Eyva herself was here because she was famed for raising children well, teaching them in all manners of topics ranging from the arts to magic. As a result, she was hired by nobles from various human kingdoms for her services.
However, Eyva was only here temporarily.
Oria did accept demi-humans, the catch all term for non-human humanoids, but they were not allowed to be permanent citizens unless through exceptional cases.
And among demi-humans that Oria accepted, most were elves.
Elves seemed to be one of the more mystically gifted races, hence, their favorable treatment.
Oria also had quite a few vassal states located on the ground that they conquered with their magical might. These states provided a host of manual labor and a tribute of resources, mostly mined goods, that went to the floating cities.
The vassal states therefore comprised, quite literally, the underclass of Orian society.
On the topic of the underclass, I also asked about what being a Fell was.
It was by accident. I saw a hunch backed, muscled, misshapen figure with several horns growing from his head in one of the street pictures Eyva showed me.
He stood out grotesquely compared to the well dressed humans around, so I naturally asked what he was.
I thought maybe this was another fantasy race, but no, that man was a Fell.
Fell children were, as I suspected, Orian-born individuals incapable of using magic, but it didn just end there.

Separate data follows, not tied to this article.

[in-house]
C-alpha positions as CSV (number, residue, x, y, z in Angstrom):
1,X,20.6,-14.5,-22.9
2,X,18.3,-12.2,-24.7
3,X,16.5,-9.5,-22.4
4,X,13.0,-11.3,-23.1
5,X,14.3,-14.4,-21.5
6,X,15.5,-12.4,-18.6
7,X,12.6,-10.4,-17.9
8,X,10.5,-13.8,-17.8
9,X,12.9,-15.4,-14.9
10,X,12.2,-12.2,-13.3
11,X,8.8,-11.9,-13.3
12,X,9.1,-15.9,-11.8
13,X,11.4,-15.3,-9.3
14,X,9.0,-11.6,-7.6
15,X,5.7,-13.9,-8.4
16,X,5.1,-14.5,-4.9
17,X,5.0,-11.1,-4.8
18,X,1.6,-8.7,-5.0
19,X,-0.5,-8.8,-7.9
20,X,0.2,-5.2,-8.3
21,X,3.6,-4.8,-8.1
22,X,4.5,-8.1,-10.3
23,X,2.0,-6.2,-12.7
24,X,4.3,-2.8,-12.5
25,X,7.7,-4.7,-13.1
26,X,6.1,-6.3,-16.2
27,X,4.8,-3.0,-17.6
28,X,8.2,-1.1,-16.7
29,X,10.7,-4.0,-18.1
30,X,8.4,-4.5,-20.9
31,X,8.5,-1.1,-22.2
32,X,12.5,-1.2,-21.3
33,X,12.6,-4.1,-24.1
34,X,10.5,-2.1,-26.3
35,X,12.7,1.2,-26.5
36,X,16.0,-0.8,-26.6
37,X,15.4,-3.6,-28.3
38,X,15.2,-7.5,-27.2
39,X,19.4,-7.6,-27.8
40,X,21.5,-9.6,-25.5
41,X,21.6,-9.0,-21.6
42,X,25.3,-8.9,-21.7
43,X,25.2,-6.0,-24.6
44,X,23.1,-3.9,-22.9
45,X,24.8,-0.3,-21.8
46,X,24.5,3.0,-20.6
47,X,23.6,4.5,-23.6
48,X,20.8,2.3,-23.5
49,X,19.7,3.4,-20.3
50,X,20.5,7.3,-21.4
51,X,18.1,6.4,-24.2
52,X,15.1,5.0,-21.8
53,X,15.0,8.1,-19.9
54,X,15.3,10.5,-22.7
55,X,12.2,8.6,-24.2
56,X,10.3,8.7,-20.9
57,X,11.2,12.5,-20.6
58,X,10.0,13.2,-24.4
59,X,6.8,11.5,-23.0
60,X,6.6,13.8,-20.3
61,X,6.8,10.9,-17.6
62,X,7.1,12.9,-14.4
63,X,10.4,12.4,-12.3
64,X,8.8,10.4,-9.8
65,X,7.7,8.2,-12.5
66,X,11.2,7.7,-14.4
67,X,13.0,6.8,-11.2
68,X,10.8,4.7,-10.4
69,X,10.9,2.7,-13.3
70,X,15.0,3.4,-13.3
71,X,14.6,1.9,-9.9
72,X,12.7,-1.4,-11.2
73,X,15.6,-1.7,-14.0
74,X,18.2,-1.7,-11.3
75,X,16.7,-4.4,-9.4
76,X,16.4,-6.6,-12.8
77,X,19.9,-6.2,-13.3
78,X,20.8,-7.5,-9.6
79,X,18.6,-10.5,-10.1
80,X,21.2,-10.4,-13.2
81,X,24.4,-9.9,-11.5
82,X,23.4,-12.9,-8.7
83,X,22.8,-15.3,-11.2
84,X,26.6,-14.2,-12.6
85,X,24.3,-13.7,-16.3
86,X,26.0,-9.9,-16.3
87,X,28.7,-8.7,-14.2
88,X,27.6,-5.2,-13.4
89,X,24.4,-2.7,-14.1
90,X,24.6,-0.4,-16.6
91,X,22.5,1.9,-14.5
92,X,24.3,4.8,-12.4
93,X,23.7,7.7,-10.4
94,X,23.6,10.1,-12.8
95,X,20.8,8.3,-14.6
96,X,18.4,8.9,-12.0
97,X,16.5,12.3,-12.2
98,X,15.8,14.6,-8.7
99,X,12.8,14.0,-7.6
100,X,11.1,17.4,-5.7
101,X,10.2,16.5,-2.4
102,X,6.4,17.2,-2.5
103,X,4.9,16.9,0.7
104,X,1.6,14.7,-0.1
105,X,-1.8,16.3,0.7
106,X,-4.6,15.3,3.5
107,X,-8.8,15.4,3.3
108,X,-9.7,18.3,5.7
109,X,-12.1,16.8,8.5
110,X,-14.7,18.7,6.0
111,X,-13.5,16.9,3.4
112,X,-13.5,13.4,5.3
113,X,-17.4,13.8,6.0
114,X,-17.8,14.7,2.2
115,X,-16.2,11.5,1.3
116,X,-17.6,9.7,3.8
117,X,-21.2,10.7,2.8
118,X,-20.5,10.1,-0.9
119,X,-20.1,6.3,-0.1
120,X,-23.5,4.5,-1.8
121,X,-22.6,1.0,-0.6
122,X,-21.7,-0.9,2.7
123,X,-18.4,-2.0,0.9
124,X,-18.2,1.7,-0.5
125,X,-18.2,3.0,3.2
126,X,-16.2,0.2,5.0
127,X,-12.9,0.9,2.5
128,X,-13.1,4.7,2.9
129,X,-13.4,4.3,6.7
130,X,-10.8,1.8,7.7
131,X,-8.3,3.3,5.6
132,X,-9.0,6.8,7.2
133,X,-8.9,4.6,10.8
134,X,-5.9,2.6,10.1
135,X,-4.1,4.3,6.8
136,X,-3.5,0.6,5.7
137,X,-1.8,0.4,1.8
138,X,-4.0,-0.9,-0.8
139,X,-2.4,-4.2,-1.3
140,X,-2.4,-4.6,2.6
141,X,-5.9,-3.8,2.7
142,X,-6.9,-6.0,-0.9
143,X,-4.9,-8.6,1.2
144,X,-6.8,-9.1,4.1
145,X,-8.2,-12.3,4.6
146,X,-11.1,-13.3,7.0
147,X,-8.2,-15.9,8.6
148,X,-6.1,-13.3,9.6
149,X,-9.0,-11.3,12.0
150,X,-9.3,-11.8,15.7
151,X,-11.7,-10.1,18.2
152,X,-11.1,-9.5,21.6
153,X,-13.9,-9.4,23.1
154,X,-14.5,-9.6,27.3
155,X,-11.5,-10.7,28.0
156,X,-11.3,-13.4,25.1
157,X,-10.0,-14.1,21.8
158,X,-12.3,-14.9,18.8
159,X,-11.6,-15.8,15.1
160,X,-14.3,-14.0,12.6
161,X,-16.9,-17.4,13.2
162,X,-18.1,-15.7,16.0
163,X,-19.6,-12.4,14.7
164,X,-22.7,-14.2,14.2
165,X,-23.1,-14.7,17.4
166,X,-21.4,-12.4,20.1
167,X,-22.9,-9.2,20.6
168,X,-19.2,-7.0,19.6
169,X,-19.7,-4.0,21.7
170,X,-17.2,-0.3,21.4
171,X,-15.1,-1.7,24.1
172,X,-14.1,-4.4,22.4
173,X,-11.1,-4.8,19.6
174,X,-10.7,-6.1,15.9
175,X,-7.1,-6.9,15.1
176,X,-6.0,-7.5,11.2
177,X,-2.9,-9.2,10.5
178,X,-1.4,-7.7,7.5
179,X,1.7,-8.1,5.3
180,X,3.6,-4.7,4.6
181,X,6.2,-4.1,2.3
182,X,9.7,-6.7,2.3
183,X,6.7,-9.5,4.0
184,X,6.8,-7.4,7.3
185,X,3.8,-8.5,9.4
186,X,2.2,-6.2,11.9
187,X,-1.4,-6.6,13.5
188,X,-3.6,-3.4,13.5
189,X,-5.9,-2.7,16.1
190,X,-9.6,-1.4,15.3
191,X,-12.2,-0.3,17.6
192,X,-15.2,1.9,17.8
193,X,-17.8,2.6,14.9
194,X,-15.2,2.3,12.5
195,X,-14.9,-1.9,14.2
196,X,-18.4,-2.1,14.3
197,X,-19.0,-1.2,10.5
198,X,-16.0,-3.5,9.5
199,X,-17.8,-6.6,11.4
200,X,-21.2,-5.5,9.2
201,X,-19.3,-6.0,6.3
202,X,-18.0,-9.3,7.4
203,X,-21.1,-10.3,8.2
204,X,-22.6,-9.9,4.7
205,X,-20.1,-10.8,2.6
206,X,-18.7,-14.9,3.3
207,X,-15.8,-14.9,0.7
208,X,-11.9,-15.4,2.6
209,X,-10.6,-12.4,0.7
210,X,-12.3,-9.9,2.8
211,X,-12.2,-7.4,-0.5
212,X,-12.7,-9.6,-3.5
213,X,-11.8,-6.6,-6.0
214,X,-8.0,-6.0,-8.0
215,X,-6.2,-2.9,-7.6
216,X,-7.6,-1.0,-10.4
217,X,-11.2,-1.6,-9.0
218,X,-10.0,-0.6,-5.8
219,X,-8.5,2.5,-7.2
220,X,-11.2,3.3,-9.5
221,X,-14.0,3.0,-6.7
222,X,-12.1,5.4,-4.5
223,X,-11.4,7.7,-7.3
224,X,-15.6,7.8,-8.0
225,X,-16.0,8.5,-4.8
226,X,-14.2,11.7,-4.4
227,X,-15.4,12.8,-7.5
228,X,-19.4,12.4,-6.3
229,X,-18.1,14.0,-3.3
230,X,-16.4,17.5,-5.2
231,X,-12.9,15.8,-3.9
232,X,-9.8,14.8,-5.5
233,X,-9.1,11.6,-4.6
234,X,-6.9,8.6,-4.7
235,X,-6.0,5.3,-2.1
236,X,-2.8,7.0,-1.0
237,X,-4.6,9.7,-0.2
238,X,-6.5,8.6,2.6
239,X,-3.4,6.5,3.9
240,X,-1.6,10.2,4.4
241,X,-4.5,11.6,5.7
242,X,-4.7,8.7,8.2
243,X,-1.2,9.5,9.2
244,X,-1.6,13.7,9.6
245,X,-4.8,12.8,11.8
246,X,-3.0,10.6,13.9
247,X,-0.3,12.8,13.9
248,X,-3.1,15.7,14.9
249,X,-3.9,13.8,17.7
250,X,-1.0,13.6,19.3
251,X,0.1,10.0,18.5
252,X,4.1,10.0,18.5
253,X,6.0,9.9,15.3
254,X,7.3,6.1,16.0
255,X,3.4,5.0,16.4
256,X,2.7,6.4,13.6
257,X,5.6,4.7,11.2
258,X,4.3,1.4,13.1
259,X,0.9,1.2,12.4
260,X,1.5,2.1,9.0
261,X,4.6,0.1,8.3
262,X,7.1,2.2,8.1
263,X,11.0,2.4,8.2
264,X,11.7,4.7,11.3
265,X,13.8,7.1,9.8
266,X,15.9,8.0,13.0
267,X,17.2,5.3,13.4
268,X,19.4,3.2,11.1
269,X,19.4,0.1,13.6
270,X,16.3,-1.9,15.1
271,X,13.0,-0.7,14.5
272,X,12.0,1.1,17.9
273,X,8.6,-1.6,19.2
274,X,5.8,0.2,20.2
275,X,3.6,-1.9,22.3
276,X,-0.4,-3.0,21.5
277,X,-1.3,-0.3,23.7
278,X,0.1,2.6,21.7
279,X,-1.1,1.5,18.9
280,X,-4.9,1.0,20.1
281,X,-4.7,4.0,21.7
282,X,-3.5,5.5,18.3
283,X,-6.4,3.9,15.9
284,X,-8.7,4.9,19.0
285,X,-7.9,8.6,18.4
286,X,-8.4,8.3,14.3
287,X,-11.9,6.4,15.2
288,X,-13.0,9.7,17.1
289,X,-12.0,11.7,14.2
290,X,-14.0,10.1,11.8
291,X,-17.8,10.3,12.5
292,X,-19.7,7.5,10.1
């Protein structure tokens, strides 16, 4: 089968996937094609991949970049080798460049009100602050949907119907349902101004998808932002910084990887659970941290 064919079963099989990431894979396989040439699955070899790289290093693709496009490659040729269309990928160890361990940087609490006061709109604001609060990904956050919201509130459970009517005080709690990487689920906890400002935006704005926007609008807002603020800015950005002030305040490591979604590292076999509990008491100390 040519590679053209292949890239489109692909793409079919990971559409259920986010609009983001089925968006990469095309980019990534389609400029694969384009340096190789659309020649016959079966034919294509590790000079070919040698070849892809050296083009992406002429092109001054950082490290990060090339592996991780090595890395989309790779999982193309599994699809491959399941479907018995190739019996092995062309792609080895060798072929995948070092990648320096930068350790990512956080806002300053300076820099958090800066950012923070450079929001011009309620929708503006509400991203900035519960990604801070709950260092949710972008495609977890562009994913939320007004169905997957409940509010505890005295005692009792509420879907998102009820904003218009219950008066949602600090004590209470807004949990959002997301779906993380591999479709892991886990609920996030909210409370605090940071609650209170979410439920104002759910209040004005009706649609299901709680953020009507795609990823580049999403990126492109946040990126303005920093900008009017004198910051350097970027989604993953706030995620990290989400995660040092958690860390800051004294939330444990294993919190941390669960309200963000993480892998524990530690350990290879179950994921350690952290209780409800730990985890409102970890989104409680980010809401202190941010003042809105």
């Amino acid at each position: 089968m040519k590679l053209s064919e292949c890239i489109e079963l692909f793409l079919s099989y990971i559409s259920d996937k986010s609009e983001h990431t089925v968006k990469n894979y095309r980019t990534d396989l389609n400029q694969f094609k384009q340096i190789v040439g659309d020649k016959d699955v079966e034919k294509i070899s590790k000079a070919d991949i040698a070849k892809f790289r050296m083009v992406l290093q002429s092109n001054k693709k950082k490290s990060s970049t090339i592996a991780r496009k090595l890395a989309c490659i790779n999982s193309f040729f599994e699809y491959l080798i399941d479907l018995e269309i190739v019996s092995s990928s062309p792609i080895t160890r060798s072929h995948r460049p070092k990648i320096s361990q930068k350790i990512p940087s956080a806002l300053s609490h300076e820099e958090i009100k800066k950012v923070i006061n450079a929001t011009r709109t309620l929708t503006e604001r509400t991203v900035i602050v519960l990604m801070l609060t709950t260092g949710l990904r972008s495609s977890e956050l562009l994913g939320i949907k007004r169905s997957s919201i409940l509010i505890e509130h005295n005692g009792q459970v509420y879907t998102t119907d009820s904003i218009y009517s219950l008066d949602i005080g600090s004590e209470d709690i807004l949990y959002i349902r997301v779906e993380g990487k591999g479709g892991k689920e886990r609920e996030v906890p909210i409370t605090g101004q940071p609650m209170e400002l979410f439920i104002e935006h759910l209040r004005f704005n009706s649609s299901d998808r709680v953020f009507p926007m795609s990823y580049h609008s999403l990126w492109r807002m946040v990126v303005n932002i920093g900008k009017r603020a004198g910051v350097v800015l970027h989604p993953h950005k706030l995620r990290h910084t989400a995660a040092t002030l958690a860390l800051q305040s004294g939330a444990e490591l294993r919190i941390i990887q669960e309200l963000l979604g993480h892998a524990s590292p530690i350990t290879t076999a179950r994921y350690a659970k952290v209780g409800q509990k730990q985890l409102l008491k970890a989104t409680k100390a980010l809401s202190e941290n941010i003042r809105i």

They were said to be afflicted by a curse from a now long extinct race of magic absorbing demons known as the FelVar.
That curse manifested in a very small proportion of Orias population and children afflicted by the curse were considered sealed. Their magical energy was trapped within their bodies, unable to escape, effectively preventing them from ever using magic.
That alone was disgrace enough, but the Fell curse also caused internal mana to circulate wildly through a Fell childs body in cursed fashion, mutating them over time.
Children born as Fell seemed normal until they hit their seventh birthday. At that point, they would sprout a single horn, and from there, their life was forfeit.
Naturally, Fell children were seen as abominations.
Not just because of their inability to use magic and their hideous appearance. They were a threat to public safety; the longer they lived, the more they mutated, eventually growing insane and dangerous.
Common Fell children were therefore branded and stripped of their intelligence, turned into dumb but strong slave labor or, if they were lucky and from a recognized bloodline, given a chance to survive by being exiled and cast down from Sky Cities.
That wasn much better than a life of eternal slavery. Being cast down was essentially akin to a death sentence. Orian society cast that judgement on lowly criminals, the bottom-most, filthiest rung of society.
If I didn end up developing some way to use magic by seven years old, that was going to be my fate.